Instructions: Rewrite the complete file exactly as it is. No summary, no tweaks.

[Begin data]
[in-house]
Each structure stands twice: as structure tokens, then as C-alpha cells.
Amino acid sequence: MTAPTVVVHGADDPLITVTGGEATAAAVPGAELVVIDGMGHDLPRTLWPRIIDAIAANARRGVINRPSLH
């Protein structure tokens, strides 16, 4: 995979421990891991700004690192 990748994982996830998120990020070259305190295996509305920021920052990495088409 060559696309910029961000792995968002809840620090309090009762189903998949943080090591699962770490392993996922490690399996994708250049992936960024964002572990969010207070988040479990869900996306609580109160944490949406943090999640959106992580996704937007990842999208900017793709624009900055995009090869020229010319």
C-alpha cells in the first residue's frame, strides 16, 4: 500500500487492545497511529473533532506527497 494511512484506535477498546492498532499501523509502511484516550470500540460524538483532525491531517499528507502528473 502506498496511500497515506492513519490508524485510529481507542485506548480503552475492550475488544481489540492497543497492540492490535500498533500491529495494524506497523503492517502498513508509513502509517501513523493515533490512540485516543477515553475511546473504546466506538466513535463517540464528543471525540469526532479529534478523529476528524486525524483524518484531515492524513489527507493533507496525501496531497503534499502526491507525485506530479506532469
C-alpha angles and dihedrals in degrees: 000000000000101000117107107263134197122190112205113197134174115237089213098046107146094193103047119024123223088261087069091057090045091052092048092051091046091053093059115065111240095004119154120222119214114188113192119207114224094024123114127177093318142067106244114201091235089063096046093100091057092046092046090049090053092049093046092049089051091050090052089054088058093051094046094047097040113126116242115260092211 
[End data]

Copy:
[in-house]
Each structure stands twice: as structure tokens, then as C-alpha cells.
Amino acid sequence: MTAPTVVVHGADDPLITVTGGEATAAAVPGAELVVIDGMGHDLPRTLWPRIIDAIAANARRGVINRPSLH
């Protein structure tokens, strides 16, 4: 995979421990891991700004690192 990748994982996830998120990020070259305190295996509305920021920052990495088409 060559696309910029961000792995968002809840620090309090009762189903998949943080090591699962770490392993996922490690399996994708250049992936960024964002572990969010207070988040479990869900996306609580109160944490949406943090999640959106992580996704937007990842999208900017793709624009900055995009090869020229010319």
C-alpha cells in the first residue's frame, strides 16, 4: 500500500487492545497511529473533532506527497 494511512484506535477498546492498532499501523509502511484516550470500540460524538483532525491531517499528507502528473 502506498496511500497515506492513519490508524485510529481507542485506548480503552475492550475488544481489540492497543497492540492490535500498533500491529495494524506497523503492517502498513508509513502509517501513523493515533490512540485516543477515553475511546473504546466506538466513535463517540464528543471525540469526532479529534478523529476528524486525524483524518484531515492524513489527507493533507496525501496531497503534499502526491507525485506530479506532469
C-alpha angles and dihedrals in degrees: 000000000000101000117107107263134197122190112205113197134174115237089213098046107146094193103047119024123223088261087069091057090045091052092048092051091046091053093059115065111240095004119154120222119214114188113192119207114224094024123114127177093318142067106244114201091235089063096046093100091057092046092046090049090053092049093046092049089051091050090052089054088058093051094046094047097040113126116242115260092211 